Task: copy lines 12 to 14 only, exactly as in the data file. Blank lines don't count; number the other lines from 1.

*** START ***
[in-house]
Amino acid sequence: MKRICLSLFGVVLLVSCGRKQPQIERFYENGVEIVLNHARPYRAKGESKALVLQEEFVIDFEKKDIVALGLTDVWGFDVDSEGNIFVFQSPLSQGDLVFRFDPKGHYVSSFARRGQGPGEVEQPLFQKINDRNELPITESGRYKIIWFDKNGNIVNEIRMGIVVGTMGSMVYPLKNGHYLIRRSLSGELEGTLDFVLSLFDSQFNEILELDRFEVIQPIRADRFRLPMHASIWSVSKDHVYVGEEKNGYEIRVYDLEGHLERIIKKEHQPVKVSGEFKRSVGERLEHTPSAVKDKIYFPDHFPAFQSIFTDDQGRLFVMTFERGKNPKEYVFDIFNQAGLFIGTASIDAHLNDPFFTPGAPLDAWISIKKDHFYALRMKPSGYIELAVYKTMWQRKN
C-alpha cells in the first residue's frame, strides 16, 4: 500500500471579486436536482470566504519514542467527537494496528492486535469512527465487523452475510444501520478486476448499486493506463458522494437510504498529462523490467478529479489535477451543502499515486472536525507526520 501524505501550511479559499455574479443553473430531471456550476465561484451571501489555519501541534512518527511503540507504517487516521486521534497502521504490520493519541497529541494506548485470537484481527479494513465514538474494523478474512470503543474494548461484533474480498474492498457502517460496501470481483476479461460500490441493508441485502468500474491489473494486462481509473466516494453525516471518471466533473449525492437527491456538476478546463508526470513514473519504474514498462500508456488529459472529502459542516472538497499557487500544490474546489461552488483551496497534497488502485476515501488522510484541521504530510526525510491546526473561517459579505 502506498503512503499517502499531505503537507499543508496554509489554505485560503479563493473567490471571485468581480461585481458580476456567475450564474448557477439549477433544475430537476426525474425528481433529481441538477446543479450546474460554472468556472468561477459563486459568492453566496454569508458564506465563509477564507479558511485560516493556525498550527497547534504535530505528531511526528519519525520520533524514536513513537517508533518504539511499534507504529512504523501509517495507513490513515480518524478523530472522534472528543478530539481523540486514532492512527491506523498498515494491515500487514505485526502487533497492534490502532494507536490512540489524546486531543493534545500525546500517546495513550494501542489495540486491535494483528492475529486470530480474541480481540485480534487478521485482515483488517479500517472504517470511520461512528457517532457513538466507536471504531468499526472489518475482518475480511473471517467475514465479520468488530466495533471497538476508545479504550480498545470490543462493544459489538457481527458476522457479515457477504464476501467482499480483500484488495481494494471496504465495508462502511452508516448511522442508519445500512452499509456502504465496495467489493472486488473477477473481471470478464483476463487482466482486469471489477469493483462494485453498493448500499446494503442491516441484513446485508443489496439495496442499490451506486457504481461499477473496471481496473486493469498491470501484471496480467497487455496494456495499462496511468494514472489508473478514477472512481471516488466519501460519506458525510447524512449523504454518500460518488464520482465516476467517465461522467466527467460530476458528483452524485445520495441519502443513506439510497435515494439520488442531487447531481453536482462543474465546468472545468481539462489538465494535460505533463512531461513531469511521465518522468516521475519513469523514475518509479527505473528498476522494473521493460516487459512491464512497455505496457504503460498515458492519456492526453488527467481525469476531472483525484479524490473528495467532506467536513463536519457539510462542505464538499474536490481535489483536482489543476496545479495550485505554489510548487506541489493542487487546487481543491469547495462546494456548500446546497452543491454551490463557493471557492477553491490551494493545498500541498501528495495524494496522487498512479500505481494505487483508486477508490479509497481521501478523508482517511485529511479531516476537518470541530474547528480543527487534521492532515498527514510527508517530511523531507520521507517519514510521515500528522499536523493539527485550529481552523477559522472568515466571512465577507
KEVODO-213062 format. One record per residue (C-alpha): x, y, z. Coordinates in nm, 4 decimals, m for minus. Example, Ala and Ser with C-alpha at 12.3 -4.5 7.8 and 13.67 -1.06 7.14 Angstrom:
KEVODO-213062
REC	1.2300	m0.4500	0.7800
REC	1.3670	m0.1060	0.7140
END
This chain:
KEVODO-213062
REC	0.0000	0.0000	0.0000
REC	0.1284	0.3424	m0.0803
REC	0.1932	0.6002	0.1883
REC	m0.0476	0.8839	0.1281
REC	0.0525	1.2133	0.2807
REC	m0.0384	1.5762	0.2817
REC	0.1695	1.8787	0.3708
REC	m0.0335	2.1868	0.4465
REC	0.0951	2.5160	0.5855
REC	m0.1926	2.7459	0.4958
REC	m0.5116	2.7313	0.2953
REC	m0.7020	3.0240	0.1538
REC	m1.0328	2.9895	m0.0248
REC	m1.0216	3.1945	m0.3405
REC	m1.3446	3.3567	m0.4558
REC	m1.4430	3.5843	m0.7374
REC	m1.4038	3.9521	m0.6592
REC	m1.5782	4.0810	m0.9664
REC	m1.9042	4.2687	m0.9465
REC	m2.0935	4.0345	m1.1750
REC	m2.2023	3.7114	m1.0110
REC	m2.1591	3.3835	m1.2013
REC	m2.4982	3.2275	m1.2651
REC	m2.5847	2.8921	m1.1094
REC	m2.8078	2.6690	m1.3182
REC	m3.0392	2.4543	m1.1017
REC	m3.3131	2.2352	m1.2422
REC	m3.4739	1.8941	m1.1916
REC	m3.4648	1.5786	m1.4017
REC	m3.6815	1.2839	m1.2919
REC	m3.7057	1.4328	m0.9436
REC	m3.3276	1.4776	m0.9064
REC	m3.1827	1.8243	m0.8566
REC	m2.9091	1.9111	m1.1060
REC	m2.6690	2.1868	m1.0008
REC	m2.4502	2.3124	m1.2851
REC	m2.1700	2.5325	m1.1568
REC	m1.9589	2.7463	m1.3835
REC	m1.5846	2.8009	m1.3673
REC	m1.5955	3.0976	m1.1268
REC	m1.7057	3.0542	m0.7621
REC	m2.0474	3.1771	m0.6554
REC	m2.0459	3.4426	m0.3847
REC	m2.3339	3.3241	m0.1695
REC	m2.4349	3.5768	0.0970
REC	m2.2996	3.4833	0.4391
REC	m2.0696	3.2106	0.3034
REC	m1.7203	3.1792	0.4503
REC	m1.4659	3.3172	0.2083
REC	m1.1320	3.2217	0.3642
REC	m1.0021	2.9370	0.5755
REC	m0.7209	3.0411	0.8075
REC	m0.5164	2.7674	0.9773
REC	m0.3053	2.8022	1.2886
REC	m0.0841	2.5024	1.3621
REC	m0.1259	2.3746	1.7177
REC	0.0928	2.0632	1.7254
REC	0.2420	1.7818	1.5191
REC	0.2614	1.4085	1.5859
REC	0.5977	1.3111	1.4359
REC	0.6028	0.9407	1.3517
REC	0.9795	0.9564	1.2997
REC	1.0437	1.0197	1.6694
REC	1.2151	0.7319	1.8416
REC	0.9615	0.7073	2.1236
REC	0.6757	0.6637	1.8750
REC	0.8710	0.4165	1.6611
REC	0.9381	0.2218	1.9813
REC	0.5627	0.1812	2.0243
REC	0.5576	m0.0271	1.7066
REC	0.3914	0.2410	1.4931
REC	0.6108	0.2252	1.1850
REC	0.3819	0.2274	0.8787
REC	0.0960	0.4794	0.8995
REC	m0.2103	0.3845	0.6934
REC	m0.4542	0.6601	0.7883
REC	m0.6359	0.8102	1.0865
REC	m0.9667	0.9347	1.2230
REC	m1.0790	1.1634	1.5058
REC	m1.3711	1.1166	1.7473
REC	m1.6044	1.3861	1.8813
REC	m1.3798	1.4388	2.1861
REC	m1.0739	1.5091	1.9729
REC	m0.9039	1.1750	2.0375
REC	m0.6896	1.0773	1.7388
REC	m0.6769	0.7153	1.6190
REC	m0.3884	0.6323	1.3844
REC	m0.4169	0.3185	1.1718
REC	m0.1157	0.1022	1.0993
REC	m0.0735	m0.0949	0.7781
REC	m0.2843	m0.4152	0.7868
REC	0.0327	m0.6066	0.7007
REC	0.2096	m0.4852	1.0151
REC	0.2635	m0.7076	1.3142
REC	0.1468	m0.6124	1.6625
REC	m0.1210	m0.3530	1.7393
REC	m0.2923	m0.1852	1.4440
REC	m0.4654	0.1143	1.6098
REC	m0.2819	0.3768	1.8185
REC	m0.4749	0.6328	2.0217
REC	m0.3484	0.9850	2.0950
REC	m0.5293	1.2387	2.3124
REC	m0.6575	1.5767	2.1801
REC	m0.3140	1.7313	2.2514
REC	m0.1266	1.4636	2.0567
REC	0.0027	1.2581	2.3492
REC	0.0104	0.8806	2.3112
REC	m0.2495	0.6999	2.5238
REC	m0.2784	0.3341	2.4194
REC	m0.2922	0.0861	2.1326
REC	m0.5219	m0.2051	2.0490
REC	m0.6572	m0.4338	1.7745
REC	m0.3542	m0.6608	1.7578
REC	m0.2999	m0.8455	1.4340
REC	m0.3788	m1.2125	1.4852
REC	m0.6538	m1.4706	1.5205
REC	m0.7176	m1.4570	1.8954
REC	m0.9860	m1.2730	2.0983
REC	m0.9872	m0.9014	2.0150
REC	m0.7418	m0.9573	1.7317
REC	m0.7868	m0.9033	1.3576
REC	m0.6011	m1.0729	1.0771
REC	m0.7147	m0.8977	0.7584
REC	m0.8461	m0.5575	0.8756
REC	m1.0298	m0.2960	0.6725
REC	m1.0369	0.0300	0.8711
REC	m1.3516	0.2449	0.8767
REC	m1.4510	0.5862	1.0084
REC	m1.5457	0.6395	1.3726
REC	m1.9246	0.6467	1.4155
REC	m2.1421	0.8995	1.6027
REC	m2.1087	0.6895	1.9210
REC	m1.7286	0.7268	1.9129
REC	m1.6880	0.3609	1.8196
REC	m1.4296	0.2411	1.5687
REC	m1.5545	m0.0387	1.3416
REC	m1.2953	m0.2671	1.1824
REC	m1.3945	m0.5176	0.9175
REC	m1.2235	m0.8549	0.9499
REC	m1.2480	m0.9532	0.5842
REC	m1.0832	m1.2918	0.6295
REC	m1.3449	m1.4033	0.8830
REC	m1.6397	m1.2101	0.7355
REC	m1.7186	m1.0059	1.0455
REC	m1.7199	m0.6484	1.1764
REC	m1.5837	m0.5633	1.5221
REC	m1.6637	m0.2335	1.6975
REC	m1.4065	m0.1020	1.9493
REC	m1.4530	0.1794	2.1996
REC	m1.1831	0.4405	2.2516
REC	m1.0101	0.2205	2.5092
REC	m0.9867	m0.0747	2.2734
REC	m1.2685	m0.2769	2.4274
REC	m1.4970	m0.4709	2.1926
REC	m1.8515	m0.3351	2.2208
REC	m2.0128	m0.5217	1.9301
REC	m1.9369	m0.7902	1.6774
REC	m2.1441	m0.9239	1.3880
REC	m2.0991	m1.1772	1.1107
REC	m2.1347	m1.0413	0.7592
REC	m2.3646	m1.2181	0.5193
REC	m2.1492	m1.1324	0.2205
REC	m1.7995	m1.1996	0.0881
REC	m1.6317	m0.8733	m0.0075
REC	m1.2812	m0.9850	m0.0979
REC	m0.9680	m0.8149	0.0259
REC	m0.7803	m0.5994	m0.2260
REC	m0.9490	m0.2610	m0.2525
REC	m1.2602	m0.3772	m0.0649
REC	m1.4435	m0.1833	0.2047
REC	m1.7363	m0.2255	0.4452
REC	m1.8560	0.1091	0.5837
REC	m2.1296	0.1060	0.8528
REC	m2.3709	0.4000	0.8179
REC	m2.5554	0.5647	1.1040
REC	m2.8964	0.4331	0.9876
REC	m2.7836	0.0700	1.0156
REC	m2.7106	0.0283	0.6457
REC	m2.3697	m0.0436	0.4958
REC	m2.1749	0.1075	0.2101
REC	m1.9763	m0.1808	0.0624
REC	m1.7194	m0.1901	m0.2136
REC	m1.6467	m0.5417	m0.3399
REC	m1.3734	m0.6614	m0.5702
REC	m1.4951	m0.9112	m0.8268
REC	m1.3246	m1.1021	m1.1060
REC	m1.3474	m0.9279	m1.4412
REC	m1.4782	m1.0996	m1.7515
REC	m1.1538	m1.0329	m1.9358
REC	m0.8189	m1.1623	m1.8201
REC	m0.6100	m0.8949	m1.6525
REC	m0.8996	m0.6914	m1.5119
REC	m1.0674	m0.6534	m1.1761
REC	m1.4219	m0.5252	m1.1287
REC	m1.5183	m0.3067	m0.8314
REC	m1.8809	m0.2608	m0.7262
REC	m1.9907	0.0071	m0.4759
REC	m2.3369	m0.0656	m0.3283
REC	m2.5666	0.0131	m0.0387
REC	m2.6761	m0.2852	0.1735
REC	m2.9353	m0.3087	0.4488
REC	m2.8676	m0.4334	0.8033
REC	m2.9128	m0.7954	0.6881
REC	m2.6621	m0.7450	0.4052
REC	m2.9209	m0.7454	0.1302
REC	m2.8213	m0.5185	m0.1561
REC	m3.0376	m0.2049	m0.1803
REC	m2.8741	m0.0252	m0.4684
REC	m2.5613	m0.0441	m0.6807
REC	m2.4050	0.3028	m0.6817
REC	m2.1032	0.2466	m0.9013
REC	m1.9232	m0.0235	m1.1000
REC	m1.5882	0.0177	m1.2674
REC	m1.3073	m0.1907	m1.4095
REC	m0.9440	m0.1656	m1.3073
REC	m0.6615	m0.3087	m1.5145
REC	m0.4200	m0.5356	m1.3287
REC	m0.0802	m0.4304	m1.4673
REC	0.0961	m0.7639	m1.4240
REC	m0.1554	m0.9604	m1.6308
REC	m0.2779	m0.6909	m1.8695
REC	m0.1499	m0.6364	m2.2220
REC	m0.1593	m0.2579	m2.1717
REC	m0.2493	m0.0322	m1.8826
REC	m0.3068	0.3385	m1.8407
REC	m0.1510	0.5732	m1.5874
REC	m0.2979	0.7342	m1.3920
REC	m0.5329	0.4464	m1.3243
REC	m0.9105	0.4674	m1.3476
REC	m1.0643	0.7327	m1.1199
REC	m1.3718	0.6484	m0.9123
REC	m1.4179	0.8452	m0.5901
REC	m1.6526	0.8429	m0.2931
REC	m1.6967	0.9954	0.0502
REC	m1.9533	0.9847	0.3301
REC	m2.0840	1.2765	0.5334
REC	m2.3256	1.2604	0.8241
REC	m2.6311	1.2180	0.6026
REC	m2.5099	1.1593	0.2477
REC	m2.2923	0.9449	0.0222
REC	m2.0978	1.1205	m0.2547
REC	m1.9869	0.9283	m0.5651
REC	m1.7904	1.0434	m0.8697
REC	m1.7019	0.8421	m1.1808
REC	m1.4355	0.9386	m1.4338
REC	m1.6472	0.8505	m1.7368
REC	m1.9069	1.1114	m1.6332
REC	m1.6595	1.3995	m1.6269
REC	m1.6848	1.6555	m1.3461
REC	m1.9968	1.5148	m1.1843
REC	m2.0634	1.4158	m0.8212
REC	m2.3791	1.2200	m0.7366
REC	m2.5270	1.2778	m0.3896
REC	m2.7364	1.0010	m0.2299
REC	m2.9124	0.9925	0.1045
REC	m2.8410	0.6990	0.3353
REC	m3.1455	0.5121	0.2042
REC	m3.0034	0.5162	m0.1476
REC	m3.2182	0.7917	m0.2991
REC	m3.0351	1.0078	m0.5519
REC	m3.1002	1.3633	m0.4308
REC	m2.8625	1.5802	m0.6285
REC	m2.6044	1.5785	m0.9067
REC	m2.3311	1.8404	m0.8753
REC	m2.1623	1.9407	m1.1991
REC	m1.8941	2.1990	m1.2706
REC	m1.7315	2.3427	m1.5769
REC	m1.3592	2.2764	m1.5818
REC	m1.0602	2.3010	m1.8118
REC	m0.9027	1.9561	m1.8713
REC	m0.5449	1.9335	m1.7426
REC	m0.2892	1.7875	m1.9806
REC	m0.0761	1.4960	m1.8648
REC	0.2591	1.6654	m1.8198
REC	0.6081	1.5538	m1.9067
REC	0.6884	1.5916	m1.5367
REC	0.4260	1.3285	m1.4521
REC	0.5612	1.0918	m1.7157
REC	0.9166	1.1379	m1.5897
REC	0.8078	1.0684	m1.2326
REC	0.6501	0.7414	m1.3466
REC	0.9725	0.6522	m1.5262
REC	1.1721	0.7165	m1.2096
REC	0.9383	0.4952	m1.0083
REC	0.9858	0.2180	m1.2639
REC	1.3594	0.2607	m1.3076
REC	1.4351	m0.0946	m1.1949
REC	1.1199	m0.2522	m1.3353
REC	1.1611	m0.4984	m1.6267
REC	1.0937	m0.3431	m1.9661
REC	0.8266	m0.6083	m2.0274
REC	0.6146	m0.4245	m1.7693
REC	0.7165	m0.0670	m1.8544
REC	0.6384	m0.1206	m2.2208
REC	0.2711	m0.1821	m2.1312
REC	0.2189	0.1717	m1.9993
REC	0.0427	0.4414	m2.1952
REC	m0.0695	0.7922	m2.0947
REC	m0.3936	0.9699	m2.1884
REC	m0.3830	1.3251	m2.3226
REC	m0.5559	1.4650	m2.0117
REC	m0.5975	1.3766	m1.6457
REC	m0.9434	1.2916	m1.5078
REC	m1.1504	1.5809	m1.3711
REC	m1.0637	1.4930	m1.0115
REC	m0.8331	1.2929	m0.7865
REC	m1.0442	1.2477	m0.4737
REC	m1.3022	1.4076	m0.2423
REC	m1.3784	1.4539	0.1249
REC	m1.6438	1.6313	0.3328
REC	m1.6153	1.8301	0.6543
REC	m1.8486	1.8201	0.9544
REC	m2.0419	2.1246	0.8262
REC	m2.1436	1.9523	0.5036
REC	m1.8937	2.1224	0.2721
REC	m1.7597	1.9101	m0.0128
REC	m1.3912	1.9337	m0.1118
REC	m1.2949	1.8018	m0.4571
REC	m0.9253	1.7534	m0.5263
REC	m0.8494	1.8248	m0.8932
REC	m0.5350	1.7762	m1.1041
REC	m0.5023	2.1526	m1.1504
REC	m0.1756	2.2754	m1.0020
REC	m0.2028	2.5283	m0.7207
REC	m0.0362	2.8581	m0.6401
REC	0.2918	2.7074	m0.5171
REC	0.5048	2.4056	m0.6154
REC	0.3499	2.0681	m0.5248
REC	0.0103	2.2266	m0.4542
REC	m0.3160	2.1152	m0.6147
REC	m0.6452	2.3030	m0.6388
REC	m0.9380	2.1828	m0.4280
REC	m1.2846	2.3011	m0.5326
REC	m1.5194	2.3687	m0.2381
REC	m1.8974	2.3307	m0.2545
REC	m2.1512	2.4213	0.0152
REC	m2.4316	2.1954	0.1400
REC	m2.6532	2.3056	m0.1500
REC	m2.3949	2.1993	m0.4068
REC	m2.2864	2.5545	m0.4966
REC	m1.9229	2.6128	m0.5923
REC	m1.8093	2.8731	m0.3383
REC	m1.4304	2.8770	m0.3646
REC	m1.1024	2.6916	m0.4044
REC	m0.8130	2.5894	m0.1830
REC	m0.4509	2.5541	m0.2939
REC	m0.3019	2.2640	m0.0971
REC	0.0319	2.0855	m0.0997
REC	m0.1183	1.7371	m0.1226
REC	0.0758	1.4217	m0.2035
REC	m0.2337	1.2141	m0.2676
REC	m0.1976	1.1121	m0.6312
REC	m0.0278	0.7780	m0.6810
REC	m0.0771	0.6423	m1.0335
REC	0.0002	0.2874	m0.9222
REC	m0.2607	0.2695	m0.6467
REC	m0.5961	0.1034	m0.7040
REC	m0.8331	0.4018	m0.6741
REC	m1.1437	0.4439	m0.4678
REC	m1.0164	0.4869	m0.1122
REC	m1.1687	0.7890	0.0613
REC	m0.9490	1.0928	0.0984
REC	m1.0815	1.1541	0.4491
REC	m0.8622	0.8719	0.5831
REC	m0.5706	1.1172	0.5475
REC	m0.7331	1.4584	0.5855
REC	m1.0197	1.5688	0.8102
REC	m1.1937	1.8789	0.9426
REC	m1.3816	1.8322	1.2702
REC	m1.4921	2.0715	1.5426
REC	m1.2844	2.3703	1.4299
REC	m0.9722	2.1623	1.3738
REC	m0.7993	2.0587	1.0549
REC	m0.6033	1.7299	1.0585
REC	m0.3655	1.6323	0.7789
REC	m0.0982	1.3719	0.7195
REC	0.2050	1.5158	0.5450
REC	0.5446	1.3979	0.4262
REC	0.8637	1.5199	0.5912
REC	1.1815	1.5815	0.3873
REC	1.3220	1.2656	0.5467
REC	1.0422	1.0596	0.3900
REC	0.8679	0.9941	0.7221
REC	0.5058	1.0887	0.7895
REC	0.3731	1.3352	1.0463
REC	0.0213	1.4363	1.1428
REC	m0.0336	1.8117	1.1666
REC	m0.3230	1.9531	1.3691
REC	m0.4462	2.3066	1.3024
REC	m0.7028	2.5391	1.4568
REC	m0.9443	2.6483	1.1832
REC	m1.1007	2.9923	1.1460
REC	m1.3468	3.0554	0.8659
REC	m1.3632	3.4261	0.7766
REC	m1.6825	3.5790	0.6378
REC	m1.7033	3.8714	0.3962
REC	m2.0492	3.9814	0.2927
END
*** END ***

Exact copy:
REC	0.1284	0.3424	m0.0803
REC	0.1932	0.6002	0.1883
REC	m0.0476	0.8839	0.1281